For the position of president, we should have a run off, in which there are two elections. One would be for all of the candidates; the second election would feature only the top two candidates from the previous election. This would eliminate the spoiler factor, and ensure that the most powerful position in our country can be achieved only by a majority vote.

Of course these changes are a long way off, and, with the Democrats and Republicans firmly entrenched in power, it will be an uphill battle all the way. One small step is for conscientious voters to express their disgust with the two major parties by voting for neither of them.

Voters made campaign finance reform a major issue this election, although everyone knows Gore and Bush would have liked to have completely ignored it. Similarly, we can make election reform a big issue in coming elections. Vote for the Green Party, the Socialist Party, the Reform Party, whoever. Just remember that the only way you can truly waste your vote is by sending it to Al or Dubya.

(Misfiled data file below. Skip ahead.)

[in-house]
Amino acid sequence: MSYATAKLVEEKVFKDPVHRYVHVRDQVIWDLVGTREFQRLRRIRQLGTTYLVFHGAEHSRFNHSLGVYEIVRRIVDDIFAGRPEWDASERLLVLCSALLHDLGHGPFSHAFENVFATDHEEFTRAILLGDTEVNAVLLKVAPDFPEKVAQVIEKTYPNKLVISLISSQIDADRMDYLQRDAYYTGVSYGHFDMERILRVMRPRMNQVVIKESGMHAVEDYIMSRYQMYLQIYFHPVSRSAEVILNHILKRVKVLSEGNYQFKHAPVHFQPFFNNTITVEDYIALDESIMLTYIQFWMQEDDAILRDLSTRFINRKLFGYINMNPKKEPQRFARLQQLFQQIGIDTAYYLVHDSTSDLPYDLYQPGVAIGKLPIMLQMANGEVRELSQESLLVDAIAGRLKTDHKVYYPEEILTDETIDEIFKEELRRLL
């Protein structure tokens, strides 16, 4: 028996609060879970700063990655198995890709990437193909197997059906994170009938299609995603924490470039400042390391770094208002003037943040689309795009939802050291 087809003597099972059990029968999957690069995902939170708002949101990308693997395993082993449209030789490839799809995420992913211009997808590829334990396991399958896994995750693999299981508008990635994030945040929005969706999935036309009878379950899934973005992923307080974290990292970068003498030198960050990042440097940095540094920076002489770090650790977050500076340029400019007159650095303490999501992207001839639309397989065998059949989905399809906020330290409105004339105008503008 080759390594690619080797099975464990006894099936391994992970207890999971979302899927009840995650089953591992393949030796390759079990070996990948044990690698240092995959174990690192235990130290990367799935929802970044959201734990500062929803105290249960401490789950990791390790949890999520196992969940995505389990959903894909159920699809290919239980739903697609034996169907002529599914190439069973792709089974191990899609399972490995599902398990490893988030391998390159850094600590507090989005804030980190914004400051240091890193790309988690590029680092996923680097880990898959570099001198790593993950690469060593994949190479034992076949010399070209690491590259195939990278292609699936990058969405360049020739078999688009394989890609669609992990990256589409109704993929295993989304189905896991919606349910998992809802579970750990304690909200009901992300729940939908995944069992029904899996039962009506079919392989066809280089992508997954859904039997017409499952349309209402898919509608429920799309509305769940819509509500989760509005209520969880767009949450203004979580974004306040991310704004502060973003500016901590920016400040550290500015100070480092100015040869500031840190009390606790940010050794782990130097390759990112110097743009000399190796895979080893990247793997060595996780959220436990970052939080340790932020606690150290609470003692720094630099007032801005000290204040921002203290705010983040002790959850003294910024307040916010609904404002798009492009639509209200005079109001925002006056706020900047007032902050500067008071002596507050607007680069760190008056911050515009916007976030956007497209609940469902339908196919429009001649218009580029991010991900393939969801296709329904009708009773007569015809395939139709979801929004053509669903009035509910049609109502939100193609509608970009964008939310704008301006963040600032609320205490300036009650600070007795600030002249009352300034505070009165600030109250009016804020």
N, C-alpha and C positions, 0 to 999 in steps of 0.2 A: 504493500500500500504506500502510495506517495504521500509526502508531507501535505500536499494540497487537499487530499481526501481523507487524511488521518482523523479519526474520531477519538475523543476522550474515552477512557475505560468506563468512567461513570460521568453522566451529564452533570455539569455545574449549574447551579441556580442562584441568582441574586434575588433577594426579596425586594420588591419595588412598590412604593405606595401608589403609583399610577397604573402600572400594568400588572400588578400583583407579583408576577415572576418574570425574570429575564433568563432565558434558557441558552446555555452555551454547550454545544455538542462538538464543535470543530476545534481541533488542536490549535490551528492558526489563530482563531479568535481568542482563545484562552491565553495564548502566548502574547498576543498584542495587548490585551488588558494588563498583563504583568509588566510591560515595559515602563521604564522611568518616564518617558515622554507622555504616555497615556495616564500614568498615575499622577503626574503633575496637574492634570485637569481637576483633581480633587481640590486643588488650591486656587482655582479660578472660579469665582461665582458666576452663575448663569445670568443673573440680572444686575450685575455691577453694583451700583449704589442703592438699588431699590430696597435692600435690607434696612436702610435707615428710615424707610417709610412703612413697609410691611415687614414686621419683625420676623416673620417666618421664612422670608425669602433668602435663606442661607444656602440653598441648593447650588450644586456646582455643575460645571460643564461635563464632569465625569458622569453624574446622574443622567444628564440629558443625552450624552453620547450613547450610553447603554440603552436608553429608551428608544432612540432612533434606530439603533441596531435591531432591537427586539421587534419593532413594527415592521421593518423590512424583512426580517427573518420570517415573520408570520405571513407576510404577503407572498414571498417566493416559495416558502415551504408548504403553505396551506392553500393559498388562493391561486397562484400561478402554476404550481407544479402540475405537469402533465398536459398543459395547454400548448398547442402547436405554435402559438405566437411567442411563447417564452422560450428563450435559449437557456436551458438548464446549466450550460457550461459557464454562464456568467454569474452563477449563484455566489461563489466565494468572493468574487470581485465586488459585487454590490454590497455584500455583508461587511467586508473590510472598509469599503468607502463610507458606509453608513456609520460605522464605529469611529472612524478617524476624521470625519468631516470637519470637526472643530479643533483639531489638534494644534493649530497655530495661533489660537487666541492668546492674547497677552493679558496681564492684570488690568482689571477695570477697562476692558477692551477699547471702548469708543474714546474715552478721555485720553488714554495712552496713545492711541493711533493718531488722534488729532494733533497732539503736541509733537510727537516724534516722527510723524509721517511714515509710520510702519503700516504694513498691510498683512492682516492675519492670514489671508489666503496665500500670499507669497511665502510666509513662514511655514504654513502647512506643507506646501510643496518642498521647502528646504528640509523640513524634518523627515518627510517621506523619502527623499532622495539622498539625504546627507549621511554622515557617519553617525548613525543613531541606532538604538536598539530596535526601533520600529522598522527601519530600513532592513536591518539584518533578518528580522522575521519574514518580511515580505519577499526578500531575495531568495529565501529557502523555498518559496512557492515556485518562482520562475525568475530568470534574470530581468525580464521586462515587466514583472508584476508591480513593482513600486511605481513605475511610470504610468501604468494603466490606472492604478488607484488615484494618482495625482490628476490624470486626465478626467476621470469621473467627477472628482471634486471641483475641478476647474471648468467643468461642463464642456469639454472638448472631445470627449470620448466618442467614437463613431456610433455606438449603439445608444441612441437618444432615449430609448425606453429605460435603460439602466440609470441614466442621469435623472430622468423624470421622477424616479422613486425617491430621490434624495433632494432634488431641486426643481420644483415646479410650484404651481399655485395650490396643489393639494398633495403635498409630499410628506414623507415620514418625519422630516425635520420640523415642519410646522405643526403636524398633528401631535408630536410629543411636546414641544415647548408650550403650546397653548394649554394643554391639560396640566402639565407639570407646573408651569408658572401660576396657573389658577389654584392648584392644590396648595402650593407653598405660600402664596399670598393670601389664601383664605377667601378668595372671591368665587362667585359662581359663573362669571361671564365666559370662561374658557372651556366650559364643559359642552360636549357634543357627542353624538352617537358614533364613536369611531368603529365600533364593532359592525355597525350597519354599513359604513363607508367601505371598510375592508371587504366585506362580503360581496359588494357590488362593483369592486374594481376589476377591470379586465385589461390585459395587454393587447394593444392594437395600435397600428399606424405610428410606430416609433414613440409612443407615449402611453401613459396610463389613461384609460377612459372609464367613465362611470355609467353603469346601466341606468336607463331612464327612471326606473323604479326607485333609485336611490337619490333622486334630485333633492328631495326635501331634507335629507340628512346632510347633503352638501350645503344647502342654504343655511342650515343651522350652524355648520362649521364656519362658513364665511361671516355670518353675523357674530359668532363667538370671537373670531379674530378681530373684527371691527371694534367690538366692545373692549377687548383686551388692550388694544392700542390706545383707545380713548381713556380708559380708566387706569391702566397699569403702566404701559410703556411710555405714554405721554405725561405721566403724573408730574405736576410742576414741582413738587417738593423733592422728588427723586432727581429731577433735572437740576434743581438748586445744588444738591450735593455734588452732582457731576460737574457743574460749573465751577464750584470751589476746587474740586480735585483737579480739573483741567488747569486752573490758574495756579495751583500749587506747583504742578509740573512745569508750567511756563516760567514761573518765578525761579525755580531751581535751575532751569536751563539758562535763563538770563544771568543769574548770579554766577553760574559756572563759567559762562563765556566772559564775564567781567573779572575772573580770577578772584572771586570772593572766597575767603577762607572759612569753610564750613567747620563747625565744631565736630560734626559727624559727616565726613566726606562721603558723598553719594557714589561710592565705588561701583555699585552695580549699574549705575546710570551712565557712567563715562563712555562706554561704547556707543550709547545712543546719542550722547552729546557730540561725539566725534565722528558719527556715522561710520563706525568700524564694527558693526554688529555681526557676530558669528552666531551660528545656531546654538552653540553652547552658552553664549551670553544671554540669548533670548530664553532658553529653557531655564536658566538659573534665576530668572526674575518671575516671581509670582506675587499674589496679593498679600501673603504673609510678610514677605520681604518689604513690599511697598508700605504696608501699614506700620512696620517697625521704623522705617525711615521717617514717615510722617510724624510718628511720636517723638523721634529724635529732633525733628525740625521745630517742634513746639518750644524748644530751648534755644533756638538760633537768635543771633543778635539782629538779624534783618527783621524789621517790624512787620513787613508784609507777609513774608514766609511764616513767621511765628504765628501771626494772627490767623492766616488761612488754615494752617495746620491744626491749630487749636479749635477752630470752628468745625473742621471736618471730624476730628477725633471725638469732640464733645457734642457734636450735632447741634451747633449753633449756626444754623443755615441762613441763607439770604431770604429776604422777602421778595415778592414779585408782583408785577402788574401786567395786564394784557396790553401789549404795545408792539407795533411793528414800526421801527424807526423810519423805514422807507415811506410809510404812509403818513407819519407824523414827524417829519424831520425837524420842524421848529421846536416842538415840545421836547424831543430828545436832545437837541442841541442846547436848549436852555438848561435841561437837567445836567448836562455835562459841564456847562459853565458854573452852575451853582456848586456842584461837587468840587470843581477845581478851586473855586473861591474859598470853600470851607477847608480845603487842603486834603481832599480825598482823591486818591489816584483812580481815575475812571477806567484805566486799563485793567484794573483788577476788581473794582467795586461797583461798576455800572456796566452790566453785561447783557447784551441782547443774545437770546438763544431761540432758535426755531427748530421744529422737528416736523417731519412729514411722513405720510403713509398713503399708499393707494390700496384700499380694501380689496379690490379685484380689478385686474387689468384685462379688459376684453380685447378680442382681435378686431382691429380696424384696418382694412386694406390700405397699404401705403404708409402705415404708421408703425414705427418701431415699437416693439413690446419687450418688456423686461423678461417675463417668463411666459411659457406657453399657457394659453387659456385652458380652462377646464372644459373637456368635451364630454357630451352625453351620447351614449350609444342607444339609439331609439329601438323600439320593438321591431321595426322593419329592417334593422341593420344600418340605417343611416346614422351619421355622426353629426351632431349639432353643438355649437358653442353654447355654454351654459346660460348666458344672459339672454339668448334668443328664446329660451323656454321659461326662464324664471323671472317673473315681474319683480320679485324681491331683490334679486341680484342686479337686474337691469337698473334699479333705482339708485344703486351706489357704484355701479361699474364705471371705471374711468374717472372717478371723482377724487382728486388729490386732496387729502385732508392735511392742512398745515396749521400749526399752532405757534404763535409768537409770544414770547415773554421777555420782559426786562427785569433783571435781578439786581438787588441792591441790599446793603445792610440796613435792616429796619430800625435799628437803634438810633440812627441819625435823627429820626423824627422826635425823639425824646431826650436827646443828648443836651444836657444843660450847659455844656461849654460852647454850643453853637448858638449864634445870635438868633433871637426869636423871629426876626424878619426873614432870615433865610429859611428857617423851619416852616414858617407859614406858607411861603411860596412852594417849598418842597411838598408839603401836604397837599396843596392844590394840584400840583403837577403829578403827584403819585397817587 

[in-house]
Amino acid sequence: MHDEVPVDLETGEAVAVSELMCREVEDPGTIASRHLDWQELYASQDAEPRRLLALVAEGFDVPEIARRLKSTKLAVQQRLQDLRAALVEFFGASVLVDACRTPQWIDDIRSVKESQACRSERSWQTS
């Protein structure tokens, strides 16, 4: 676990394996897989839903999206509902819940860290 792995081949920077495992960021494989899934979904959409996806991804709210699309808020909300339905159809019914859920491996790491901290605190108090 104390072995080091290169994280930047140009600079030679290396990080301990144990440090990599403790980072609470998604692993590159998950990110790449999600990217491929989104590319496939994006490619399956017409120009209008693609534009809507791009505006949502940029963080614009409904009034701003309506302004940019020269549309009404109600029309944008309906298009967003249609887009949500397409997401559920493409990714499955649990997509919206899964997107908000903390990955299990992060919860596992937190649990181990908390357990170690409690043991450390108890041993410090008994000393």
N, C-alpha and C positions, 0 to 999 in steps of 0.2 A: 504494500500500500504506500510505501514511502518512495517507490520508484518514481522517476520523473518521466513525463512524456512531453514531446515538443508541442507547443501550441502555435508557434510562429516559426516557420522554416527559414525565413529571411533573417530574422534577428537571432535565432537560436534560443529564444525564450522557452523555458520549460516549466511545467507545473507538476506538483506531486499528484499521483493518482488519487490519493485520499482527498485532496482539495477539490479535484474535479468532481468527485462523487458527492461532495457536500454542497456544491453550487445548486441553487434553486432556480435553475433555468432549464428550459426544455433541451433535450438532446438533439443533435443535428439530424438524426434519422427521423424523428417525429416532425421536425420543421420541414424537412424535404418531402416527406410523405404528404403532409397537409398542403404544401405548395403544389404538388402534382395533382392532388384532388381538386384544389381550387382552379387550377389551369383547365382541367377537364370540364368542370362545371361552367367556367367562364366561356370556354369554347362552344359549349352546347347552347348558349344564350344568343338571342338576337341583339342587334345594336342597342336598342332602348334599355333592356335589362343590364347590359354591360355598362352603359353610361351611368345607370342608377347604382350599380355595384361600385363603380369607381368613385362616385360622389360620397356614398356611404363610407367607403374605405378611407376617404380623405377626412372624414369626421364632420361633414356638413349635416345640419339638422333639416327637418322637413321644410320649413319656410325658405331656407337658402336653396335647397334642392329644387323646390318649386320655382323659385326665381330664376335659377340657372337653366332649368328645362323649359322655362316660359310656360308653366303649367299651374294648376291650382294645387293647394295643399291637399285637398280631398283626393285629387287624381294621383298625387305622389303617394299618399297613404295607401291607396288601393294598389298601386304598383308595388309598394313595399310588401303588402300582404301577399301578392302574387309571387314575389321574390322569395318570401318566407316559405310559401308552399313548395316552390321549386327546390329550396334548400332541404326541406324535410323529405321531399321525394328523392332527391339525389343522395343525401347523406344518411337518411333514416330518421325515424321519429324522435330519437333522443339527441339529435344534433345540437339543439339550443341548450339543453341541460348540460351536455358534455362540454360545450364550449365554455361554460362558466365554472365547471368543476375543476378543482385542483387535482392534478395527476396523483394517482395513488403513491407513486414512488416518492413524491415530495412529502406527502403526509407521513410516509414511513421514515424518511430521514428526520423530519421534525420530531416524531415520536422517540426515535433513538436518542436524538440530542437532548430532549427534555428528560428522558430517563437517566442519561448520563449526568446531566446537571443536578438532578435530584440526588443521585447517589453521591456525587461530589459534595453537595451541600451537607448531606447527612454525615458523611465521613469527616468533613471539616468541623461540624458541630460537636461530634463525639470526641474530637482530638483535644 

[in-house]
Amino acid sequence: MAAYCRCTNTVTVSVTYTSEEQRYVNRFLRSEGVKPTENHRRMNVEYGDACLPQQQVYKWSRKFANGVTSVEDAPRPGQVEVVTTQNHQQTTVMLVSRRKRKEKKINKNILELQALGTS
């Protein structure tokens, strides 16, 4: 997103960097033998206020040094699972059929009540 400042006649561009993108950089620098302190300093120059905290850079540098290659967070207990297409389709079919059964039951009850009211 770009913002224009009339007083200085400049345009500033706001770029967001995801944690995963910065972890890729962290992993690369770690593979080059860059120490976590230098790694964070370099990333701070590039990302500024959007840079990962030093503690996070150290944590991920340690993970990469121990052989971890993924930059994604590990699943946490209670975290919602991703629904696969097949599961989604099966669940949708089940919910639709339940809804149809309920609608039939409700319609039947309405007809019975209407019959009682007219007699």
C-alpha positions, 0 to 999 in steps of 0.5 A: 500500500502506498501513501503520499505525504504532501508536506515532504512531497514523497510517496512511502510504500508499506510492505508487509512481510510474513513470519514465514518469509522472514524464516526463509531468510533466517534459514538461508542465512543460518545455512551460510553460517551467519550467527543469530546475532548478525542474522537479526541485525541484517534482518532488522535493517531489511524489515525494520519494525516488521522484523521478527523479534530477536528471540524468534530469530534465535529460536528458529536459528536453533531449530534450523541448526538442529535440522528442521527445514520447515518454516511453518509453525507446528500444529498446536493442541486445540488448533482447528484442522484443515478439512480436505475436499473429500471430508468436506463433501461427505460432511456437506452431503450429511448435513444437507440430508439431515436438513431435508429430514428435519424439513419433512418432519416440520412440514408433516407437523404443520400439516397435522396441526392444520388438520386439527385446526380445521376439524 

Republicans Ignore Bush's Past

Original Chimes Article Here

In the early days of the George W. Bush campaign, questions about his shady past naturally arose. In particular, the media asked about his alleged cocaine use. Bush issued the now famous reply that he was not going to “engage in the politics of destruction,” so the question was inappropriate. It seems a legitimate response, until one considers that Bush is from a party that eight years earlier tried to crucify Bill Clinton for trying marijuana once.

Journalists were quick to point out the inconsistency of this, but no adequate response was ever issued. The only answer appears to be the cynical one: con-servatives were not so much outraged in 1992 as wanting to bring Clinton down any way they could. That is why I’m dragging this dead horse out for a few more beatings, in the hope that perhaps some young Republican could write in and explain this to me.